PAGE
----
Deborah Dinner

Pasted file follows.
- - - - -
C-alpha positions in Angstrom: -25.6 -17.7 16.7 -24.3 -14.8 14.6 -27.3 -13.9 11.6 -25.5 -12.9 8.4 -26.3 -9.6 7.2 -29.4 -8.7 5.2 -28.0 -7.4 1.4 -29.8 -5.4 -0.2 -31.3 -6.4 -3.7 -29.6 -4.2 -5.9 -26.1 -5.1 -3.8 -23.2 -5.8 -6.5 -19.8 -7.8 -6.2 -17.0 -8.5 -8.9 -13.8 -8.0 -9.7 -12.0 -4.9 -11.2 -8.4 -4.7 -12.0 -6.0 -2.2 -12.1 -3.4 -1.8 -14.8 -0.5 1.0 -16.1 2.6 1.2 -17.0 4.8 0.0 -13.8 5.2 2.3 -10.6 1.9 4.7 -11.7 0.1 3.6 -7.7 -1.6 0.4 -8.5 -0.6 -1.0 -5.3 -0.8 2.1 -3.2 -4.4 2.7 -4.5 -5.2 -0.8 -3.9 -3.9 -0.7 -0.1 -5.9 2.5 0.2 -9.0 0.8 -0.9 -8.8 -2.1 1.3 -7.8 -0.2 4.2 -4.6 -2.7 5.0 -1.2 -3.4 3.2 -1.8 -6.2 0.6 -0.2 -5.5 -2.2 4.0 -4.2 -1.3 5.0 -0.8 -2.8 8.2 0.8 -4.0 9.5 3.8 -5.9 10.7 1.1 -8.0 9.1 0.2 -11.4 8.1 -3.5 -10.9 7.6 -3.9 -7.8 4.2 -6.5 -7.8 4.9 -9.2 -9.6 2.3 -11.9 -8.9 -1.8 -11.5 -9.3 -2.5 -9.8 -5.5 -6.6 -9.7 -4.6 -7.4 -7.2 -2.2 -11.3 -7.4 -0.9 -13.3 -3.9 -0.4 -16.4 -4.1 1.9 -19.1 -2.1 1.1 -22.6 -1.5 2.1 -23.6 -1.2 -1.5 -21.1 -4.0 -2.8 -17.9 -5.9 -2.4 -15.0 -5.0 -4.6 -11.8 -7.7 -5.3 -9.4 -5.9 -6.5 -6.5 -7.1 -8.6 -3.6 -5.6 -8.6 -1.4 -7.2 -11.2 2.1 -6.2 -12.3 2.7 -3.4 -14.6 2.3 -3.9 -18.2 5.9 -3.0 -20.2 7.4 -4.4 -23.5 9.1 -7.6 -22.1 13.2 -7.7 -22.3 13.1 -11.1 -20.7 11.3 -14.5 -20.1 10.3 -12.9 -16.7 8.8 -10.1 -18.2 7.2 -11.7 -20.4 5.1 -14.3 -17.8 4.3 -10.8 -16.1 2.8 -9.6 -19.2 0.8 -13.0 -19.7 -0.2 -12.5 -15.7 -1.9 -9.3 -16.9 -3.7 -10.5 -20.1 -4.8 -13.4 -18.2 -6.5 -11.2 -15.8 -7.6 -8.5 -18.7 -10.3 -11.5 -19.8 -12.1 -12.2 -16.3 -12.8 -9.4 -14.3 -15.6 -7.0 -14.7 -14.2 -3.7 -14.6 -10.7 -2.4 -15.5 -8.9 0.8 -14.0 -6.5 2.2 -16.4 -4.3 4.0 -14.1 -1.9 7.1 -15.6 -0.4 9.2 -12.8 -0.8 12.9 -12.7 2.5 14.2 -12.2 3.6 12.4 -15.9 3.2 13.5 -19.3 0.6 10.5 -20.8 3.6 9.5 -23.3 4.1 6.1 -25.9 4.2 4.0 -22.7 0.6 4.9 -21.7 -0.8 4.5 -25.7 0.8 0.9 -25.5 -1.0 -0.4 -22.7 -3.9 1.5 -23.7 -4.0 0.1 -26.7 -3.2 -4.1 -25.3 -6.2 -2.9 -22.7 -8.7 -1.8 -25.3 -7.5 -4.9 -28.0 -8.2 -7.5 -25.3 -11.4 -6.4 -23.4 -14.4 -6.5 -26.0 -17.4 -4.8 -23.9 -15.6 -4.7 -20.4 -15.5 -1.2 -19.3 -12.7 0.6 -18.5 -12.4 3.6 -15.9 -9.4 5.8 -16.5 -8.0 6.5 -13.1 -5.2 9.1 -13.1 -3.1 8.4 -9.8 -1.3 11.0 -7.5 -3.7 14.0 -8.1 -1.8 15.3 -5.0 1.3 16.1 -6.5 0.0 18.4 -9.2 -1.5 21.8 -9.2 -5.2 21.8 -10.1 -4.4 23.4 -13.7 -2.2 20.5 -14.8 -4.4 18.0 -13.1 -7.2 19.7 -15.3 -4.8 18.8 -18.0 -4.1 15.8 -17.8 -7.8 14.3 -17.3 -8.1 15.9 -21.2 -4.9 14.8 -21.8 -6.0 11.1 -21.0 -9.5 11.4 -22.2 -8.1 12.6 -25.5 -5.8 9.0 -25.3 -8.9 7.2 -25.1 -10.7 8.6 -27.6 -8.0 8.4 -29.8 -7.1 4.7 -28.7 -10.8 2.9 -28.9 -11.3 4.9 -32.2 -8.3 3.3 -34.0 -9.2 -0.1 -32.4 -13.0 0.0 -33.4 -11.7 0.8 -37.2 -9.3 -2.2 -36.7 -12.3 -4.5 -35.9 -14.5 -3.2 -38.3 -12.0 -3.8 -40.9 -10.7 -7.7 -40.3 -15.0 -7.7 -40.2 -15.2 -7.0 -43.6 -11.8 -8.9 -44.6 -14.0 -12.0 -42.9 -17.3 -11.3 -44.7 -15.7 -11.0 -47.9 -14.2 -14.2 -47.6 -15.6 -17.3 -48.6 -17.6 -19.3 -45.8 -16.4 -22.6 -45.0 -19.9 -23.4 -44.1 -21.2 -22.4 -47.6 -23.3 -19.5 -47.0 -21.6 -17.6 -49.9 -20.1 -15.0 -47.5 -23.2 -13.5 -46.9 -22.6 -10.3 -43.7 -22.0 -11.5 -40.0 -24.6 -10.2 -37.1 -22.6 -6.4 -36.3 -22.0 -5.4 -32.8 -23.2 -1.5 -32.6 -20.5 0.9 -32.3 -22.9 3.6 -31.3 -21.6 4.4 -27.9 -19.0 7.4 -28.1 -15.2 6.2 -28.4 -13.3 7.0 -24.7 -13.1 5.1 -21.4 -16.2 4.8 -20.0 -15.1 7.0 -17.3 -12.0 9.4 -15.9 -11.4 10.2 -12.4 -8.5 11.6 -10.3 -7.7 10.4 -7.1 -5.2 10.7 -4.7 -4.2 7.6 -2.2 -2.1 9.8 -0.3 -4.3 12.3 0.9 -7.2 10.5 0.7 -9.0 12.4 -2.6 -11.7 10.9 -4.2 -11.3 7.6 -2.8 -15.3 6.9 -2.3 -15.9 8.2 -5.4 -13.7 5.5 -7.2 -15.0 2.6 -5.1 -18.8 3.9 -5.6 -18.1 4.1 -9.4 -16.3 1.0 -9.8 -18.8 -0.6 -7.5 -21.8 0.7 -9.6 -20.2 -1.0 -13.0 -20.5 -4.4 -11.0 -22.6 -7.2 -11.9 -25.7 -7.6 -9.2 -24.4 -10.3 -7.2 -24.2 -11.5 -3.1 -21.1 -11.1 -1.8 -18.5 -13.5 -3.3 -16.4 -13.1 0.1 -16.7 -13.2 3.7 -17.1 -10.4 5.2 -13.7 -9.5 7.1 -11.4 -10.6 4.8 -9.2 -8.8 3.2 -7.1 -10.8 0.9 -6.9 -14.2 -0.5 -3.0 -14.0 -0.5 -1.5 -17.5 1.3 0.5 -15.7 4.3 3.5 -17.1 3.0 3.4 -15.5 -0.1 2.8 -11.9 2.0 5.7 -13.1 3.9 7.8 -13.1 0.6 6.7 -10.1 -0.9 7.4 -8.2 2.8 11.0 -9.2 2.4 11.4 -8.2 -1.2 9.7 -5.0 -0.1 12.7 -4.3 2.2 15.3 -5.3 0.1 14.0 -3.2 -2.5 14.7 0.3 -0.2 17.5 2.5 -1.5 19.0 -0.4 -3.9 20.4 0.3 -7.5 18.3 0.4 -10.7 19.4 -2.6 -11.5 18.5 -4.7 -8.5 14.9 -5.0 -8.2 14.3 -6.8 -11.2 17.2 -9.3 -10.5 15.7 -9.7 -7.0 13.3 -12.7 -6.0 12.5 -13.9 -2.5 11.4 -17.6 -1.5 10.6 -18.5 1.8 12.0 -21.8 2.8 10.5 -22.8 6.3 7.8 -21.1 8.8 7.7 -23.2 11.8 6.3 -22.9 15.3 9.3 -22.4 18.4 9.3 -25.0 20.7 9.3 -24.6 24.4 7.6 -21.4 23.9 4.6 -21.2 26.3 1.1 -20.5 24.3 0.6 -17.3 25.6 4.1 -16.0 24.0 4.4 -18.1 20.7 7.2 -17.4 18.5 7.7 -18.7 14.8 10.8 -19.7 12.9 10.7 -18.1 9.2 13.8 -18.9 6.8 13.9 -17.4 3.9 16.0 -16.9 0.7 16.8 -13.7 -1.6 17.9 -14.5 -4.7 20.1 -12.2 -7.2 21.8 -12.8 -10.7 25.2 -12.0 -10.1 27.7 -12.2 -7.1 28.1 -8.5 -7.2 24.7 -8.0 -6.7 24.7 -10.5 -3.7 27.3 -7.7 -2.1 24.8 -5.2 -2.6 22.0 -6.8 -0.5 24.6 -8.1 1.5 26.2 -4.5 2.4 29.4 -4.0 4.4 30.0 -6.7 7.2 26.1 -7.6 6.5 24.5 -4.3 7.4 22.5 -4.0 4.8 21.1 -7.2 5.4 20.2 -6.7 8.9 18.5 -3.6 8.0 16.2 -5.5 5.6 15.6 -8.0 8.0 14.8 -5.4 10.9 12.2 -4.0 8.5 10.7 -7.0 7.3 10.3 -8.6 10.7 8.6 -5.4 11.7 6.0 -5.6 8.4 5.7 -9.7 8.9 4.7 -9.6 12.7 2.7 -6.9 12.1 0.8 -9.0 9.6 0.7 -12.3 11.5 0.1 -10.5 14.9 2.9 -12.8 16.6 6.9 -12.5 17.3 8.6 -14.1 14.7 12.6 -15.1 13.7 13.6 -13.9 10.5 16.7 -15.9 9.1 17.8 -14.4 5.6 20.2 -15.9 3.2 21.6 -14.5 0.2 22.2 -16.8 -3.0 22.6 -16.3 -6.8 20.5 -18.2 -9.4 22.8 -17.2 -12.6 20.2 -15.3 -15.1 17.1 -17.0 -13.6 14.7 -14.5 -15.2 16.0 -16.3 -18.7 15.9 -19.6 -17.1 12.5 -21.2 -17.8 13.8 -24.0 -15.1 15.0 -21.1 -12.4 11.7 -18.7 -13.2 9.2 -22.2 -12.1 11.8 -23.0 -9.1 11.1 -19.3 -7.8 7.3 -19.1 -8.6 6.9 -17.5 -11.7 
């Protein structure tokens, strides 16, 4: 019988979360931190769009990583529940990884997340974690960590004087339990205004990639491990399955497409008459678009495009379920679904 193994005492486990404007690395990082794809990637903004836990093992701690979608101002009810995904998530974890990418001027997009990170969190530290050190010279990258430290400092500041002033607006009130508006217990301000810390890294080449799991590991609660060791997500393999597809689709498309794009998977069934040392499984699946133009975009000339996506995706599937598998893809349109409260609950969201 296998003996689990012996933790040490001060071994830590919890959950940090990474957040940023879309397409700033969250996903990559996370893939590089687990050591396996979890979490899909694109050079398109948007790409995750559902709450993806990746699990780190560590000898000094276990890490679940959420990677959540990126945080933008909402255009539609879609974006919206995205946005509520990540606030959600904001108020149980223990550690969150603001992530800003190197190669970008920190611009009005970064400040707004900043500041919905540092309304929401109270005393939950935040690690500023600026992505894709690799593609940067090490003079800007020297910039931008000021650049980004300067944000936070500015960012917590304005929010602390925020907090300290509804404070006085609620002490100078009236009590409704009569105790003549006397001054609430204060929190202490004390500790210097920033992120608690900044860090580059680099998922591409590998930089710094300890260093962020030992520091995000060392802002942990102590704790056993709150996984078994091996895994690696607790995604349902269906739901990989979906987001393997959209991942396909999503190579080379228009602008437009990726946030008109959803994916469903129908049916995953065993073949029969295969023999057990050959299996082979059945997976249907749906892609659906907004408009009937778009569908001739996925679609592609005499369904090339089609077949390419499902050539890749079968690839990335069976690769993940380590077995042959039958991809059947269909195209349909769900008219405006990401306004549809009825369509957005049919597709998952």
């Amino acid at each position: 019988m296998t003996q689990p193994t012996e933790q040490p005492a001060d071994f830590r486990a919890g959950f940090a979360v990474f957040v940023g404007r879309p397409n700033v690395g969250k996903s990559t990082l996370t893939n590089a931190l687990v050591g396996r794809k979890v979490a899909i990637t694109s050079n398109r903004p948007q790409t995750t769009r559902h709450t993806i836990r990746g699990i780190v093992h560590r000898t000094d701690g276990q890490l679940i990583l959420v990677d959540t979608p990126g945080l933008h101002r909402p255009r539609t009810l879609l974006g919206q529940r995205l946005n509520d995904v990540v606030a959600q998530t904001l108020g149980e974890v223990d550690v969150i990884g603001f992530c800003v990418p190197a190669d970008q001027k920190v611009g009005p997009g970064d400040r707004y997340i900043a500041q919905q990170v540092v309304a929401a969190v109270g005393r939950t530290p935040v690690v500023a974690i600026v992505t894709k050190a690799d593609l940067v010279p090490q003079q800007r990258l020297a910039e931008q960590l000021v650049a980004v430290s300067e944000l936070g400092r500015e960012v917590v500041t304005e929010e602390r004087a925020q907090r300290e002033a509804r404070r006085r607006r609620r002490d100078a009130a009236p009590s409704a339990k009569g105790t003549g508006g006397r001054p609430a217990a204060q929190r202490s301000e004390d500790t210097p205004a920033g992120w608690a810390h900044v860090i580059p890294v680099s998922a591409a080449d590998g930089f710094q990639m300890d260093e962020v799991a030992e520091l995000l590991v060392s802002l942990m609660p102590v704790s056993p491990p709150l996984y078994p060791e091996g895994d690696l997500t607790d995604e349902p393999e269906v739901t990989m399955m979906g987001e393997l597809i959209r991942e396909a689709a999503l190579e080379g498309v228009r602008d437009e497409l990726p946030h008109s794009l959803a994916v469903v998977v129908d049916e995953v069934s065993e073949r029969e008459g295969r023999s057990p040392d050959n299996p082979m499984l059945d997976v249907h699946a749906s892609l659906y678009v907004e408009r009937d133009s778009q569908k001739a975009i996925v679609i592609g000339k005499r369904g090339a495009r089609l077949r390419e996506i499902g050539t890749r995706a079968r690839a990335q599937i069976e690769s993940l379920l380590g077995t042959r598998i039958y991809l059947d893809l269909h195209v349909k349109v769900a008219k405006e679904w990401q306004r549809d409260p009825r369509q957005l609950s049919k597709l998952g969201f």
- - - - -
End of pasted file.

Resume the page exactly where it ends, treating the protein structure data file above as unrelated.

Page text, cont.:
The landmark 1974 Supreme Court case of Cleveland Board of Education v. LaFleur, which held pregnancy dismissal policies unconstitutional, deserves a far more prominent place in our constitutional history and canon than the case now holds. This article uses novel historical research to recover the activism that gave rise to LaFleur and the multiple, significant meanings of the decision for workers, school boards, feminist lawyers, and the legal academy. In the early 1970s, women's rights organizing within unions, grassroots feminist activism, and sex discrimination law all evolved in symbiotic relationship. Labor and legal feminists argued for sex equality and reproductive liberty as interdependent, necessary conditions for women to realize the status of rights-holding persons under the Fourteenth Amendment. Although decided upon the basis of an incoherent and quickly discredited theory of procedural due process, the LaFleur decision also grappled with the relationship between women's rights to equal employment and their right to bear children. Today, rigid doctrinal categories sever the constitutional right to sex equality from the right to reproductive liberty. Recovering the LaFleur doctrine entails recovering an activist vision of equal employment and reproductive freedom as inextricably related as well as a moment at which the Court contemplated the significance of that relationship to women's citizenship.

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